We were reading the morning Post on our porch one Tuesday when we saw our neighbors heading off to work. “Don’t work too hard,” she said. “Have a good Thursday,” he teased. He had a point. Retirement is rather like perpetual summer camp except you can sleep in -- if you have the time. The day of the week becomes almost moot.
“What do you do now that you’re retired?”
I take ballet three times a week. I quilt. I sew a bit of costuming.
“What does Steve do?”
He golfs. He takes classes at George Mason’s Lifetime Learning Institute. He goes to his men’s group and reads books for his men’s book club. He golfs. (Yes, I said it twice on purpose; he loves golf the way I love dance.)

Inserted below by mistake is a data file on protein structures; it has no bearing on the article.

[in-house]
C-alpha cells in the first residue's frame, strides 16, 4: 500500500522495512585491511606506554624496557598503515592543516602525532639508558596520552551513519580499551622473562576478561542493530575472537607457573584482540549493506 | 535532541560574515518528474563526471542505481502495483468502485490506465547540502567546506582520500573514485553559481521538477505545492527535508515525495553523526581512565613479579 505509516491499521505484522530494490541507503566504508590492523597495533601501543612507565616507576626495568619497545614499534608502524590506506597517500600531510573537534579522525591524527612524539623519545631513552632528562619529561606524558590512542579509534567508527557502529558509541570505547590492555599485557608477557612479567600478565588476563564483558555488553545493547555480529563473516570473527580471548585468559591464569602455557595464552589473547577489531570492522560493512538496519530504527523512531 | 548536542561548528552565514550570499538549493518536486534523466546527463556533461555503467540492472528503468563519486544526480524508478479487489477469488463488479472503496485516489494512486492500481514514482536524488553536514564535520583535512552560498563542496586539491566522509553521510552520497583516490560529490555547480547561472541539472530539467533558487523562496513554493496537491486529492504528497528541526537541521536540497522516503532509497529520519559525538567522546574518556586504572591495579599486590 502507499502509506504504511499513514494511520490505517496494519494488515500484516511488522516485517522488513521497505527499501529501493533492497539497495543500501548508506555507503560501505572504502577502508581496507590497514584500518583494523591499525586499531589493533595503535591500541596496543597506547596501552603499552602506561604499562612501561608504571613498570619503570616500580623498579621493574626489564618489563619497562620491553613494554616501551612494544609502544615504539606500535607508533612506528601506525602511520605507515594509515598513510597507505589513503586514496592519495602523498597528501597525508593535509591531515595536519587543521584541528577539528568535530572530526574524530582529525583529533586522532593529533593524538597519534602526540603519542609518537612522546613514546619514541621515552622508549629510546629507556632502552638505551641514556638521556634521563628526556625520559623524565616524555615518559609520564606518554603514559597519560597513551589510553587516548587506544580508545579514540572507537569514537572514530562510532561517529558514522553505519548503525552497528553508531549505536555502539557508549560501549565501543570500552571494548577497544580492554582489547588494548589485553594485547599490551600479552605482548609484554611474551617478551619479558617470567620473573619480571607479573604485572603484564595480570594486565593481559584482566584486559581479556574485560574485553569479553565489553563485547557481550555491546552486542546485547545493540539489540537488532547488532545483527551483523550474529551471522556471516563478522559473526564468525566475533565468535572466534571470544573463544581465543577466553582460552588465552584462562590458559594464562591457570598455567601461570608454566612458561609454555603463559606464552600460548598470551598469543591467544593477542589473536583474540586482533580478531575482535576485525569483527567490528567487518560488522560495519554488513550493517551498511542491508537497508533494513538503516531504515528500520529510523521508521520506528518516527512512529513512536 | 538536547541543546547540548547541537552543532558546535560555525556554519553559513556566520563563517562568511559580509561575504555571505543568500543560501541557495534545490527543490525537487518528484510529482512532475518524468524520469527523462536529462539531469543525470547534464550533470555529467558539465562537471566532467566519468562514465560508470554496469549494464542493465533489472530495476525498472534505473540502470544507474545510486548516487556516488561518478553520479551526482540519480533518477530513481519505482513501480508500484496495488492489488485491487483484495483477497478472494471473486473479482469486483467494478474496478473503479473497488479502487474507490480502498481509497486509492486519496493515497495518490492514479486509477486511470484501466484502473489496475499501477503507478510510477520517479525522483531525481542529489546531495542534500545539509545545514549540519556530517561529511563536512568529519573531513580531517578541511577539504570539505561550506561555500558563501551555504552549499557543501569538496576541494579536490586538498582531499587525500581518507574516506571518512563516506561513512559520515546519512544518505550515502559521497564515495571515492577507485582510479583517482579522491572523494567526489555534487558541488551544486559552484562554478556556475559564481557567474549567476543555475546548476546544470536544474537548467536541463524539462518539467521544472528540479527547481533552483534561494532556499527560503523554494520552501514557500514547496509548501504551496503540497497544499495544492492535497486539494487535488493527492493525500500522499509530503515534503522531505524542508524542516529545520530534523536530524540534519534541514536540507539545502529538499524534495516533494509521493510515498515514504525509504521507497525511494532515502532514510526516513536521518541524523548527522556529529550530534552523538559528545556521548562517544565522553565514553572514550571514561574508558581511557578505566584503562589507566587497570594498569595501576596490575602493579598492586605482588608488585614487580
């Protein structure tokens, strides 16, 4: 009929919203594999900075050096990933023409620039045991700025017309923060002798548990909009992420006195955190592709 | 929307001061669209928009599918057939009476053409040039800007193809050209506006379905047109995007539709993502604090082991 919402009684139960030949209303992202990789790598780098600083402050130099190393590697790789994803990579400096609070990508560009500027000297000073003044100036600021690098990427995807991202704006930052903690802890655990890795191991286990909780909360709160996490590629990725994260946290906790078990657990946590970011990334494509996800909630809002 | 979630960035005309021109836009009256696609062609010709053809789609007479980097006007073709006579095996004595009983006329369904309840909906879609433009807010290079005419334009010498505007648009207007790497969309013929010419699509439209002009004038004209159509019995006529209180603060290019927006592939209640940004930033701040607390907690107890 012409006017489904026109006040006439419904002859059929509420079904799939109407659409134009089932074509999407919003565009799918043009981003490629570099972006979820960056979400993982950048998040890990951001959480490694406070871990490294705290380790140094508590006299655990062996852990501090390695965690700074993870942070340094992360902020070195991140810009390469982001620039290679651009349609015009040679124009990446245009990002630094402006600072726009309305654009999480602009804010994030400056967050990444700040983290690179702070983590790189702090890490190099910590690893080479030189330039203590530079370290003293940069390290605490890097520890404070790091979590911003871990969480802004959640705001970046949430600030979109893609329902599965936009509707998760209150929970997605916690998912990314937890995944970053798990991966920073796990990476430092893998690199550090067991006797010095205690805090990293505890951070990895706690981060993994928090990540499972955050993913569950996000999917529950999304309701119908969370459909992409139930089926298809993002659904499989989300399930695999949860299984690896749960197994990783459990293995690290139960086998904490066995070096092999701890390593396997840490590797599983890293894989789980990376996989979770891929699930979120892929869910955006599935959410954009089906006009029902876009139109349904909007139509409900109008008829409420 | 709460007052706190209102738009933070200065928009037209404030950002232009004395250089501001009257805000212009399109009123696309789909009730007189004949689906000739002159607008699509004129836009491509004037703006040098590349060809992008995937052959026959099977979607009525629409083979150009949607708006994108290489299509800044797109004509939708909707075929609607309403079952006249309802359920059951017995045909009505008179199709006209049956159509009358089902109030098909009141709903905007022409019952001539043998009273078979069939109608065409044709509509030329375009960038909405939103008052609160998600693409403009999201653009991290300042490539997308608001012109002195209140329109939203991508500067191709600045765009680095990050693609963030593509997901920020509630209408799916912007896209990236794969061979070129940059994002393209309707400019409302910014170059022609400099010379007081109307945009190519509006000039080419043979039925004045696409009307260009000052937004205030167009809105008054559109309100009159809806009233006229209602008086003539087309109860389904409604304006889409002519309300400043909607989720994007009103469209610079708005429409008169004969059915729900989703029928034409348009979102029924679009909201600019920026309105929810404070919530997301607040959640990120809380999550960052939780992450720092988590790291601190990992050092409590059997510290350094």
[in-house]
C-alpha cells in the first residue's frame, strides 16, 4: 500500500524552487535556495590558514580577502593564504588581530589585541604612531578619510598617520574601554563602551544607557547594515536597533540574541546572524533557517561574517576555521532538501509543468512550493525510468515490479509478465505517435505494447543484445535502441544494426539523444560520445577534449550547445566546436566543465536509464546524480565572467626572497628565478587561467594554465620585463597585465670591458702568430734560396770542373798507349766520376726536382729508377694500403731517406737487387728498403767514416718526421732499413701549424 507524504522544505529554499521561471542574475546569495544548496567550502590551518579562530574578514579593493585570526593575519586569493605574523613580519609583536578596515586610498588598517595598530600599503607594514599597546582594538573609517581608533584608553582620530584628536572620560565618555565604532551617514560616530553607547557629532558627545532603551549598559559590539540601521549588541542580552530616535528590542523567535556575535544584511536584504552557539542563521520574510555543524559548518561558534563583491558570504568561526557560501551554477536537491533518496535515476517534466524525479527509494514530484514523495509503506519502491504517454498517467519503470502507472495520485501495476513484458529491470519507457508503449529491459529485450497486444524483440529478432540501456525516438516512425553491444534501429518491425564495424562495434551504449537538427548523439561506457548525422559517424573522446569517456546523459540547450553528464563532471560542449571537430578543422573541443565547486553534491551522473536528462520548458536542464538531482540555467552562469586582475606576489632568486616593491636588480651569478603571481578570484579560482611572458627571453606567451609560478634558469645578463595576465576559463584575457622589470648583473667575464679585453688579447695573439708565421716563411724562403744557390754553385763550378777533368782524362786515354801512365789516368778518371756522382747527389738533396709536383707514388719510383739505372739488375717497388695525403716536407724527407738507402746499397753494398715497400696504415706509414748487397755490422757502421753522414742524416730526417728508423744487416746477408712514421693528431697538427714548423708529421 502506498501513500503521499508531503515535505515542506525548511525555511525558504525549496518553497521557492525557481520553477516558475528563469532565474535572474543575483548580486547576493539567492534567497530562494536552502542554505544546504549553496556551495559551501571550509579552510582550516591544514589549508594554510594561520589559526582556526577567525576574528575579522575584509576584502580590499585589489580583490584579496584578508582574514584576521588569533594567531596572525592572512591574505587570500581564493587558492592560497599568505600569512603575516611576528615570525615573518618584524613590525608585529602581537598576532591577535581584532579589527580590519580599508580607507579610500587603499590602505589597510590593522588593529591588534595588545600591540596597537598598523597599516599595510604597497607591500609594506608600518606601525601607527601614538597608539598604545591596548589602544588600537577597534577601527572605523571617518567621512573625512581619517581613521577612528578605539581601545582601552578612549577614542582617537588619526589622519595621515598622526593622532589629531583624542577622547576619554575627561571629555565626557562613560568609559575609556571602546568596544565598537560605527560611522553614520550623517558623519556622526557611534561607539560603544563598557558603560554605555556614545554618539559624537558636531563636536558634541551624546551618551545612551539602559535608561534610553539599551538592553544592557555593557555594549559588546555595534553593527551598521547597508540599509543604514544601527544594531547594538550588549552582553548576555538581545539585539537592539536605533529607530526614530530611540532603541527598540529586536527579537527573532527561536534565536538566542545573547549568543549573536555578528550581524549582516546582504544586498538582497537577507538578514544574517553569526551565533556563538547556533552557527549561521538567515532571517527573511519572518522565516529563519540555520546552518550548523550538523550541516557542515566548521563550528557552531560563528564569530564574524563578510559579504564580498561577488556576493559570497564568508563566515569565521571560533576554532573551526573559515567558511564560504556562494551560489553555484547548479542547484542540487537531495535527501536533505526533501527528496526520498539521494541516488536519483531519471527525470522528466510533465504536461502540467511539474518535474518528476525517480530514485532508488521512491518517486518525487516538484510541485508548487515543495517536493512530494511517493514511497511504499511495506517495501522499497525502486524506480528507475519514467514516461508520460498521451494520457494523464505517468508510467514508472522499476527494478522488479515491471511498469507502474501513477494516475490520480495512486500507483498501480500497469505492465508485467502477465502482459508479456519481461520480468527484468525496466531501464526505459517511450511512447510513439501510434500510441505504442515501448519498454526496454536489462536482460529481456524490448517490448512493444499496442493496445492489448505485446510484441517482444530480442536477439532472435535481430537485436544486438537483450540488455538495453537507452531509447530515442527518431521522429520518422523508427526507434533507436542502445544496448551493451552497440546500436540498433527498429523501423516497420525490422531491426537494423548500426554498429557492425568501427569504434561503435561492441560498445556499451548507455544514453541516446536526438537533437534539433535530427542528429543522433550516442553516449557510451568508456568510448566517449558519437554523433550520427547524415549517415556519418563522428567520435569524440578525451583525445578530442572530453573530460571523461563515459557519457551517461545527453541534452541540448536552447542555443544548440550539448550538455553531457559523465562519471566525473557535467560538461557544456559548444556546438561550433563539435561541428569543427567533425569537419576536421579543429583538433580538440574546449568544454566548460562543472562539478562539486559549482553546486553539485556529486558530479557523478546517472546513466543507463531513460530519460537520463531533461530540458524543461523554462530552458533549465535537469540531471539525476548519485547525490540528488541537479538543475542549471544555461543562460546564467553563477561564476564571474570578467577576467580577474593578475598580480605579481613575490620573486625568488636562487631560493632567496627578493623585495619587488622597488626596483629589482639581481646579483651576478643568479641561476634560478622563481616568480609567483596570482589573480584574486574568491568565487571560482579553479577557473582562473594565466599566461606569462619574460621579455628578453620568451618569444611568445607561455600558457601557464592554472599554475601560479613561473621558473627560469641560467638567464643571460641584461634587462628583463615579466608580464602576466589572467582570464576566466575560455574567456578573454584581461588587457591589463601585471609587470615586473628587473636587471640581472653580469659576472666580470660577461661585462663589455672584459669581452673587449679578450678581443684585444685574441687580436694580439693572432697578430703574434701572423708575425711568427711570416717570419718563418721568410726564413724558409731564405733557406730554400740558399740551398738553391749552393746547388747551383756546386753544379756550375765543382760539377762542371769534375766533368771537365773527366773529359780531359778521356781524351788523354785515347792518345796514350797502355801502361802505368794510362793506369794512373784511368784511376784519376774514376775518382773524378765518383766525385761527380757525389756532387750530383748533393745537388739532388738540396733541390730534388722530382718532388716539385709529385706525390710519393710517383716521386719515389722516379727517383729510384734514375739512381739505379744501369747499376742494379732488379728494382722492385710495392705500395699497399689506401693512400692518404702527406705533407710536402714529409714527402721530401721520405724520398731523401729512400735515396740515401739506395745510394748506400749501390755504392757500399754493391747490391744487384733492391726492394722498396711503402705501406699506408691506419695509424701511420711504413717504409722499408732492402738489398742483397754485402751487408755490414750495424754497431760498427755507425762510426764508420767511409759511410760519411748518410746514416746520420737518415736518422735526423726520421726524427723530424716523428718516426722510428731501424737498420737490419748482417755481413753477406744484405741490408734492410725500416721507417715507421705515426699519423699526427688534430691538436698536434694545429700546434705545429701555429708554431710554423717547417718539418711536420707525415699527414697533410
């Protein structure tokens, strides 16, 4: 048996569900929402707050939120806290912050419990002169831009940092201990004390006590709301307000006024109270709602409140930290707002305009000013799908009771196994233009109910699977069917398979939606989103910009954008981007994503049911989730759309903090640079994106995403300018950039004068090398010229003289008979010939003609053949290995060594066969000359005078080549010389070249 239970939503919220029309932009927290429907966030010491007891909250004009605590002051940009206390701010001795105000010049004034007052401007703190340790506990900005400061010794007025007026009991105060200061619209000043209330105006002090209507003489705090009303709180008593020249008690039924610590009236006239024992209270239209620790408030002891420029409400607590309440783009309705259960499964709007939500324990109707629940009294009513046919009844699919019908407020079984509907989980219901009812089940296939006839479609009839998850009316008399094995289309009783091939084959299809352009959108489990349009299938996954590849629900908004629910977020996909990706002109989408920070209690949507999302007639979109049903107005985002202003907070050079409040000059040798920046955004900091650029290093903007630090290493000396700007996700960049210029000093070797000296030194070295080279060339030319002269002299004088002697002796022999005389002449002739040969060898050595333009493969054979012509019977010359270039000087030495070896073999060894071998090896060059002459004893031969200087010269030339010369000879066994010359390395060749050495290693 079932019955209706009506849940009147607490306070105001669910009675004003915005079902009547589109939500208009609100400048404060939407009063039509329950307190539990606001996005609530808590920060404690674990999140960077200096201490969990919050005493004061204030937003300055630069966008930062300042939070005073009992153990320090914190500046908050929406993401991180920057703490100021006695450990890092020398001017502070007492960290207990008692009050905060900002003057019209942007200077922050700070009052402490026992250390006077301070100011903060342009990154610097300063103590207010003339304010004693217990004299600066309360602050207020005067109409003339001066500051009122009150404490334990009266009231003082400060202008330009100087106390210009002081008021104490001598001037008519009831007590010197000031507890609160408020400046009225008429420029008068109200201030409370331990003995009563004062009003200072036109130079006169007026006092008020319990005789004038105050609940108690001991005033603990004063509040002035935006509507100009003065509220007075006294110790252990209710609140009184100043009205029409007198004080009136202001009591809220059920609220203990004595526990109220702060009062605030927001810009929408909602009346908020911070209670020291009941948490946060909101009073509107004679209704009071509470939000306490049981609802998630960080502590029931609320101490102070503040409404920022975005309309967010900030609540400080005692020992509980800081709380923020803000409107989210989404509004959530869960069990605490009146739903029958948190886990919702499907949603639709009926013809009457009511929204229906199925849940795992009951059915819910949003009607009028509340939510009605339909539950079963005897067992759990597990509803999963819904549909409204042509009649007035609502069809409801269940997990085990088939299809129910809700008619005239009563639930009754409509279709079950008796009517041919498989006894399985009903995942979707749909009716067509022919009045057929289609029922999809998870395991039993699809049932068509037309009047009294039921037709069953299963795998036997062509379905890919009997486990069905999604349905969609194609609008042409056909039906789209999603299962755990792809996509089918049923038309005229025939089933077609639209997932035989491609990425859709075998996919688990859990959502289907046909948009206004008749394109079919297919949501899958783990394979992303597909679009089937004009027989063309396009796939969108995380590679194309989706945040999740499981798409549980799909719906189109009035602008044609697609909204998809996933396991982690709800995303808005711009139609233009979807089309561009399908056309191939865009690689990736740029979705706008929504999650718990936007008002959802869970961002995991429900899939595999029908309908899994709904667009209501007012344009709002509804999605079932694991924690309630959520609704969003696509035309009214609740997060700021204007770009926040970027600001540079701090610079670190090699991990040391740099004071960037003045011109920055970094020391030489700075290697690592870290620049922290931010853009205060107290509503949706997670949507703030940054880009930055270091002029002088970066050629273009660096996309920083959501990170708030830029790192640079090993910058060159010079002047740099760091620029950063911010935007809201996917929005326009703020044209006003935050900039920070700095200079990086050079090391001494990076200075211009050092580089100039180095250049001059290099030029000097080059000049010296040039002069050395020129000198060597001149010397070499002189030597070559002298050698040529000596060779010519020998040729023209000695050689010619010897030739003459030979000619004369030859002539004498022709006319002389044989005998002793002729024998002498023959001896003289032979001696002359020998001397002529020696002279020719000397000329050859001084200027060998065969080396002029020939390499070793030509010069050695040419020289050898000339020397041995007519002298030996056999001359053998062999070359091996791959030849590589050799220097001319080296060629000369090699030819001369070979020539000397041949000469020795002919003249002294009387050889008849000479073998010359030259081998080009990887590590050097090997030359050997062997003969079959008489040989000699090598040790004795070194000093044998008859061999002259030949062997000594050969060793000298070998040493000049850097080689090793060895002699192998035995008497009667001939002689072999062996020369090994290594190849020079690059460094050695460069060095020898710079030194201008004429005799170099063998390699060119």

We have season’s tickets to the Washington Ballet. We go to movies DURING THE DAY! We visit our children and Perfect Grandchildren. We travel. (Turkey’s coming up and then French Polynesia. Heh)
My theory is that it takes a year to settle into retirement and create the life you find rewarding. Many people seem trepidatious about retirement. Although they could retire comfortably, they continue to work because they think they have to have it all mapped out in advance. Never mind that they don’t do that with any other part of their lives. They can’t imagine how they'll fill the time. For starters, errands could take up every second of the day.
One by one you add activities and crafts and friends. Wine plays a substantial role in our retirement. We switch off cooking, or we eat eggs, or we order out.
Seriously, to the question, “What do you do now that you’re retired?” there is only one answer: “Whatever I darn well please.”
Except, of course, when the Perfect Grandchildren call. Then we run like puppies hearing a dinner bell.